Biodiversity Information Science and Standards : Conference Abstract
Conference Abstract
Managing a Mass Digitization Project at Meise Botanic Garden: From Start to Finish
expand article infoHenry Engledow, Sofie De Smedt, Quentin Groom, Ann Bogaerts, Piet Stoffelen, Marc Sosef, Paul Van Wambeke
‡ Meise Botanic Garden, Meise, Belgium
Open Access


Mass digitization is a large undertaking for a collection. It is disruptive of routine and can challenge long-held practises. Having been through the procedure and survived, we feel we have a lot of experience to share with other institutions who are considering taking on this challenge. The changes that digitization has made to our institution are positive and the digitization a success, but that is not to say that we would not have done some things differently, were we to repeat the exercise.

In 2015 Meise Botanic Garden received a grant from the Flemish Government to upgrade its digitization infrastructure and mass digitize 1.2 million specimens from its African and Belgian Herbaria. The new infrastructure improved our workflow significantly, enabling us to digitize specimens five to ten times faster while also improving their quality.

The mass digitization part of the project was split into two parts, imaging and transcription. The contract was awarded and out-sourced to Picturae, who started imaging in May 2016 using a conveyor belt installation. Prior to starting, a significant amount of preparation was required at the herbarium. Within one year, 1.2 million specimens were imaged. The images were captured as TIFF files and stored in triplicate at The Flemish Institute for Archiving (VIAA), while smaller derived JPEG 2000 and JPEG files were generated for day-to-day use.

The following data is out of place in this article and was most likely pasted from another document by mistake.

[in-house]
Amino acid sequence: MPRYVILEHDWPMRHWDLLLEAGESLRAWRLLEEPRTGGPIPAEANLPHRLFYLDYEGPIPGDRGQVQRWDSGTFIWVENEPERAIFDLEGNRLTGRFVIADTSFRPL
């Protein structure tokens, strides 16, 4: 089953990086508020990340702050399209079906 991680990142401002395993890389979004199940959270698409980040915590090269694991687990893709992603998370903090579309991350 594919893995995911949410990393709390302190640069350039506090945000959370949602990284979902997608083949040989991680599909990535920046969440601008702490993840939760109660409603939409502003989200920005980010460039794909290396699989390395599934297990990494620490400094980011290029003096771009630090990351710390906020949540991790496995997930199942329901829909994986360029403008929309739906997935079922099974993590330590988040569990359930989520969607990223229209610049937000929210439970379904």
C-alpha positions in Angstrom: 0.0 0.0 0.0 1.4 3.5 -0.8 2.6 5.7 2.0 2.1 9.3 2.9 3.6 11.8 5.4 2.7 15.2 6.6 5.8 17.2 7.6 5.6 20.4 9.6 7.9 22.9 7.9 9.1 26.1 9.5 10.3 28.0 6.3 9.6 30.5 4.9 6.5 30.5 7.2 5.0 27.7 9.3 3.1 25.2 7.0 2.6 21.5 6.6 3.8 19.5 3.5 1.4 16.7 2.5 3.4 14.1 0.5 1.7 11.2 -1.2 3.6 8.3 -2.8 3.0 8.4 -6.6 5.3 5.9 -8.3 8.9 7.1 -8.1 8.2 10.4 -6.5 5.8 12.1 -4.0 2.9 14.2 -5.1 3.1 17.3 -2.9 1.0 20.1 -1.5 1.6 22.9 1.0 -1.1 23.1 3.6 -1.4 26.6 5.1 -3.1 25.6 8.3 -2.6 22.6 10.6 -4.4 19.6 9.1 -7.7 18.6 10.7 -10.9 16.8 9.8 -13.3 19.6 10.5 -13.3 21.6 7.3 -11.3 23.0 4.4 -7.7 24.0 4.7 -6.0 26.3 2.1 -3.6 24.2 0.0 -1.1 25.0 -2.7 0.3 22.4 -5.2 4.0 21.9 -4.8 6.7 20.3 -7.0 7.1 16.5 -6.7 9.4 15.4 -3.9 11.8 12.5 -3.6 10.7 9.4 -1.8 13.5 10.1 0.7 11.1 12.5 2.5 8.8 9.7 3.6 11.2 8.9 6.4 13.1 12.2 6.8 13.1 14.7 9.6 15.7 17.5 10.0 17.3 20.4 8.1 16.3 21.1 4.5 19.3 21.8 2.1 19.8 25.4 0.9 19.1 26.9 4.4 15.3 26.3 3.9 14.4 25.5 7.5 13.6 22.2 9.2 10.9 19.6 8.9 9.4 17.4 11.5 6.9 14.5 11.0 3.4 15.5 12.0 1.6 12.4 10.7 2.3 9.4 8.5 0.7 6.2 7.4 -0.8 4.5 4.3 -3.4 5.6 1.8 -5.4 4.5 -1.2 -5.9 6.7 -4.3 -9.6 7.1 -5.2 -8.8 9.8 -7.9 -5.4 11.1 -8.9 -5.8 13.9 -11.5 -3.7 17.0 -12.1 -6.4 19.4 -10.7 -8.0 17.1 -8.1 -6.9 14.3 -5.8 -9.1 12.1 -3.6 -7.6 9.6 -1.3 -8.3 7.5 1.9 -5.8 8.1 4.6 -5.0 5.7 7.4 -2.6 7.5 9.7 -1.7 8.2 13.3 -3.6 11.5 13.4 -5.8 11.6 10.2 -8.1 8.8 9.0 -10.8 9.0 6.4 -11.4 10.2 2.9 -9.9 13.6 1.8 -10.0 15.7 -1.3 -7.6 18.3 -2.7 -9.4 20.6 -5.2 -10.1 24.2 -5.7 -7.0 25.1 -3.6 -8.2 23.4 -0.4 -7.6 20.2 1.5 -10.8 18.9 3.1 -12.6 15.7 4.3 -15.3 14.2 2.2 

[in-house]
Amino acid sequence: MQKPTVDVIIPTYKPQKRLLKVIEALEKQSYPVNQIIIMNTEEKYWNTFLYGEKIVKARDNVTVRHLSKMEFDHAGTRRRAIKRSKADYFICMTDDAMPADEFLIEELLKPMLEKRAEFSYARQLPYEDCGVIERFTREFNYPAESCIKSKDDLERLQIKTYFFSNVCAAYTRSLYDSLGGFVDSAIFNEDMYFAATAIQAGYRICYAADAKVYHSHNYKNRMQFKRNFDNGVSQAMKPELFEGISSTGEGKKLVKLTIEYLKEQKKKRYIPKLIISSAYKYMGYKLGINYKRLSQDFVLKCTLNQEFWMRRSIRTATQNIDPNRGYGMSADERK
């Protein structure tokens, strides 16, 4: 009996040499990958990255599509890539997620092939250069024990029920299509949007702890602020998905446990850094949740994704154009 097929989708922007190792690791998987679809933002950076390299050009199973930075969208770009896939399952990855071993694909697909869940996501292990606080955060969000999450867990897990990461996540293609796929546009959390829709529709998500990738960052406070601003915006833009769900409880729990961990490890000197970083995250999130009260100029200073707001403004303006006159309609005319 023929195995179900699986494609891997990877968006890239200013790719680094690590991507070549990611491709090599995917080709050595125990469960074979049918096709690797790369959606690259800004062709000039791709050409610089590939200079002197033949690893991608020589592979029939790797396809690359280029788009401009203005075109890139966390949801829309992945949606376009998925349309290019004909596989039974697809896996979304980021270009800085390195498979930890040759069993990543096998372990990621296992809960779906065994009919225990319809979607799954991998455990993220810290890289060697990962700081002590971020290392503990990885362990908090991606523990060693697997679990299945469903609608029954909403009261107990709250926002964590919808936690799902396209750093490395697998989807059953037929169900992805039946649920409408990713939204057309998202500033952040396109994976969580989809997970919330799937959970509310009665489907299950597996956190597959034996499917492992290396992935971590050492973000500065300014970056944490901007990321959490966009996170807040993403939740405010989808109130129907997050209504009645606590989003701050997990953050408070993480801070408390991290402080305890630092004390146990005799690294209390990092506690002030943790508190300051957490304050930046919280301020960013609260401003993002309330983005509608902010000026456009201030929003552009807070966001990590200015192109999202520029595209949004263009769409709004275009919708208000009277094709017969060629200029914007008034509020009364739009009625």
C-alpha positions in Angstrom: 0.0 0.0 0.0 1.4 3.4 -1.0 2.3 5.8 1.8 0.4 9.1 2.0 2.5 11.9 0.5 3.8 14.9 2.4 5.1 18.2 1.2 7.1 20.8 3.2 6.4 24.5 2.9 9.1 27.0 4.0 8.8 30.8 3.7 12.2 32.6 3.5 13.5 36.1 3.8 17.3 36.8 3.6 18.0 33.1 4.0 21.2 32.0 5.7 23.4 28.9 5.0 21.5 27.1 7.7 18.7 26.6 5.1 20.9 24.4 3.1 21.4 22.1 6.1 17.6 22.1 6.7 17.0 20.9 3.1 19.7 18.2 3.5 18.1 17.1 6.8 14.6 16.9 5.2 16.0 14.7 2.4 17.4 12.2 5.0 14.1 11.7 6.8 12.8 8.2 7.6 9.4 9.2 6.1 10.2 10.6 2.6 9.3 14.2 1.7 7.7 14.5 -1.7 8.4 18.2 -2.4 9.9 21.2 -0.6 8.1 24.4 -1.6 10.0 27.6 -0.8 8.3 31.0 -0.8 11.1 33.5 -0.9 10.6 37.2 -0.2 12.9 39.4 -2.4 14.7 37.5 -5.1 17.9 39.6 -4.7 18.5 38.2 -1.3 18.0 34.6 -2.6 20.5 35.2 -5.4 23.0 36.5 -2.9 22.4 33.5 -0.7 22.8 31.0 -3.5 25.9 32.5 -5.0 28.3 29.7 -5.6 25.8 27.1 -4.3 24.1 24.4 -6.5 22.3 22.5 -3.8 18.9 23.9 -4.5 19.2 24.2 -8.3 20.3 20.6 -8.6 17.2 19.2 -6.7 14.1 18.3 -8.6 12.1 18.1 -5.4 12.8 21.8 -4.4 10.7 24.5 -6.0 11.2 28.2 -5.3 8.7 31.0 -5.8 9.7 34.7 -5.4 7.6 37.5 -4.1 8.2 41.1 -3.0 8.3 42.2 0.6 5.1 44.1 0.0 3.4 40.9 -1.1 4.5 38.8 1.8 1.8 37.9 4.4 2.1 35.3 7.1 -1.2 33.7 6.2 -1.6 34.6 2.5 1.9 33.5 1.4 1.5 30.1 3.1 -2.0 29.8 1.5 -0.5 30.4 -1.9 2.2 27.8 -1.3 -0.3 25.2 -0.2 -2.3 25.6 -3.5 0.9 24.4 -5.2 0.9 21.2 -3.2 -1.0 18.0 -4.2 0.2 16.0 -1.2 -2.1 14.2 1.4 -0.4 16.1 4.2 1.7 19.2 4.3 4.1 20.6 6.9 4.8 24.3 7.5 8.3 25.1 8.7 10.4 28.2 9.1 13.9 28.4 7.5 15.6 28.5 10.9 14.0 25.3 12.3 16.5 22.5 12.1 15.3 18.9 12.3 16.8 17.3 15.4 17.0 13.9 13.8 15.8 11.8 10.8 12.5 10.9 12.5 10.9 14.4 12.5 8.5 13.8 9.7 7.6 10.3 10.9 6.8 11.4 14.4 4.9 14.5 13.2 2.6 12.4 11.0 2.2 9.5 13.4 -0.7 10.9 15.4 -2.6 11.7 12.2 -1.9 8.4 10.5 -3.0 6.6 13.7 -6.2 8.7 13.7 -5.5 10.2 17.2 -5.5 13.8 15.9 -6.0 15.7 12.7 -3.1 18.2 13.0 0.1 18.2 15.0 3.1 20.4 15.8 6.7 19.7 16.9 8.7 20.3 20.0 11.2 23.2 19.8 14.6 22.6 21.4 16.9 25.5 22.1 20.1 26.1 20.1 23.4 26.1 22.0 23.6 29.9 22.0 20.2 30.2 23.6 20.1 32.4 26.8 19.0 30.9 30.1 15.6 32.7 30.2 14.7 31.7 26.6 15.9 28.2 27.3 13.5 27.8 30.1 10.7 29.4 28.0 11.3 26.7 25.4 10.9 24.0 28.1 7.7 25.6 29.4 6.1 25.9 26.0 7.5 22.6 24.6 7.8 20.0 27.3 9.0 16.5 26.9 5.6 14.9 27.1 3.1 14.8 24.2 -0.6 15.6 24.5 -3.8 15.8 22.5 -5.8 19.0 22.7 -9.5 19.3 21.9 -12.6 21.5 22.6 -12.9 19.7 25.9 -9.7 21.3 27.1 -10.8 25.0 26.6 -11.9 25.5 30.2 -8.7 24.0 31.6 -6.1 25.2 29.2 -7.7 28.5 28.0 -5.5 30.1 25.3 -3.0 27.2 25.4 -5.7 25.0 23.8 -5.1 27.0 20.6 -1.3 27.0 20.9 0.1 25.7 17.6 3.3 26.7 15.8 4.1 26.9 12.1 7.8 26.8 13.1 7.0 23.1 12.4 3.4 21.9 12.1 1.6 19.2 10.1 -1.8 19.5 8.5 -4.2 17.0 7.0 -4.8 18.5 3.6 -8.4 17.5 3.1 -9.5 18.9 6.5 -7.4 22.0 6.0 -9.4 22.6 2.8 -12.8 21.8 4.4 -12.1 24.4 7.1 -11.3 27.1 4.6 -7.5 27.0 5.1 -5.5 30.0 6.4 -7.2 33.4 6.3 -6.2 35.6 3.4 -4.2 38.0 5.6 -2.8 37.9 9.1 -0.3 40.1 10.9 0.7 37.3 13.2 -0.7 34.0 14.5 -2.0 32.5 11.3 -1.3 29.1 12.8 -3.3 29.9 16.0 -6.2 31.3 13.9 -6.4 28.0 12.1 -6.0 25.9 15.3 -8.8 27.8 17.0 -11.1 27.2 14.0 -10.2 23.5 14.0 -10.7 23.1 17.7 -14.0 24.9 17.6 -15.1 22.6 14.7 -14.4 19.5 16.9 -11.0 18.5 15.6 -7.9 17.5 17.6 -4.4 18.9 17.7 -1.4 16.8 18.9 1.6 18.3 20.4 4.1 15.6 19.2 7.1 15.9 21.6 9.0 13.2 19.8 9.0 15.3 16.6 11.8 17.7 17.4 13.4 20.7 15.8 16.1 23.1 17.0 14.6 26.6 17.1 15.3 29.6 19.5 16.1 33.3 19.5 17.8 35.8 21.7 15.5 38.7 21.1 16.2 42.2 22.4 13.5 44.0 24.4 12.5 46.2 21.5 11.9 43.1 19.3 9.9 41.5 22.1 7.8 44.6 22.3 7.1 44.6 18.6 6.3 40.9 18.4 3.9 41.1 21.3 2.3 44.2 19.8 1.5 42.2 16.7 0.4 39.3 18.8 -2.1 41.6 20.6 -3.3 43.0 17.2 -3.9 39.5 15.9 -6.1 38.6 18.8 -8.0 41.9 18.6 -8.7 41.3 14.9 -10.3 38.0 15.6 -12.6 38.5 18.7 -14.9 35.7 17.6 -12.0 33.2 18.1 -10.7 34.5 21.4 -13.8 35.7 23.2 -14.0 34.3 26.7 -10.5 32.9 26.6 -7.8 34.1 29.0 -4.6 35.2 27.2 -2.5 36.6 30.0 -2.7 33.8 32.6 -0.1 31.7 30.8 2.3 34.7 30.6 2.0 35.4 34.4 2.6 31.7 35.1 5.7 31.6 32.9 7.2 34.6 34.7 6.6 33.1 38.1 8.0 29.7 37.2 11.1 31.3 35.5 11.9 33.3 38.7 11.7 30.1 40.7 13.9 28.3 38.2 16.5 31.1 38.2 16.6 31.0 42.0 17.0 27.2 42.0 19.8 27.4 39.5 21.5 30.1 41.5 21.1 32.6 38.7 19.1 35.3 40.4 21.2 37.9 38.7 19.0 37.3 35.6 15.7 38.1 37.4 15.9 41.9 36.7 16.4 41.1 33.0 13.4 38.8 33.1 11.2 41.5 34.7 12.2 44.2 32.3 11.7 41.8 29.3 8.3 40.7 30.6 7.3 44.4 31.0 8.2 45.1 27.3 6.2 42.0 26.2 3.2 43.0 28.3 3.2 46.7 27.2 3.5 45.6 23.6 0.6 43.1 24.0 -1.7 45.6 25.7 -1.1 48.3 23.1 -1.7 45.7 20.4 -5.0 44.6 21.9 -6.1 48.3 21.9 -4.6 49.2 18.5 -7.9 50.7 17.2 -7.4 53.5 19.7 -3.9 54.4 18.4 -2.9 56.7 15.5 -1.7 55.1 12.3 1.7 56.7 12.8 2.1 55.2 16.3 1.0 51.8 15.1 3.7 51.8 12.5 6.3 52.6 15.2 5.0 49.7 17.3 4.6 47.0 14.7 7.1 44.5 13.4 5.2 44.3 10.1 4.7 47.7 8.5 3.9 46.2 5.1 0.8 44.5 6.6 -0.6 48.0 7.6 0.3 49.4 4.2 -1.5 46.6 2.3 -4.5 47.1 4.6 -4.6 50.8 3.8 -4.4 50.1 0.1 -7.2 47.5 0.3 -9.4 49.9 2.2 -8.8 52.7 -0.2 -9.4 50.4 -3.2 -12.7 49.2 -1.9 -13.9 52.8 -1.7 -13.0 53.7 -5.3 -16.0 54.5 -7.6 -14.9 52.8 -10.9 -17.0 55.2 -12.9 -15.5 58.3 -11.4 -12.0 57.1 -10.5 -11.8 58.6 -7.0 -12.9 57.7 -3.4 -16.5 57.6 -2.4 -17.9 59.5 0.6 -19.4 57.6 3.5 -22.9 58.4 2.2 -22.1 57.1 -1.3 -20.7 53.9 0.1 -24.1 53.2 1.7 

The second part of the project was label transcription. A third of the specimens were transcribed in-house for capturing minimal data (barcode, filing name, collector, collector number & country of origin). This was partly done to reduce costs, but also allowed us to compare in-house to out-sourced transcription. Some 500,000 specimens were transcribed, either completely or partially, by Alembo (subcontracted by Picturae).The remaining 200.000 specimens from our Belgian Herbarium are being transcribed using crowdsourcing. The latter is being realized through the citizen science platform DoeDat ( that was launched in November 2017.

Many lessons have been learnt with respect to implementing mass digitization, both practically and sociologically. Many of the problems encountered during the project could have been avoided by changing the workflow. The addition of extra control points during the process could have reduced problems encountered later in the data capture process. Solving these problems at a later stage was time consuming. Trying to “save money” can result in a disruptive workflow, which may lead to a number of costly errors. Mass digitization has fundamentally changed the workflow in our collections and the way in which our herbarium is managed. All images for the African and Belgian collections may be now found on our new virtual herbarium


Mass Digitization, transcription, imaging, crowdsourcing, herbarium

Presenting author

Henry Engledow

Presented at

SPNHC 2018

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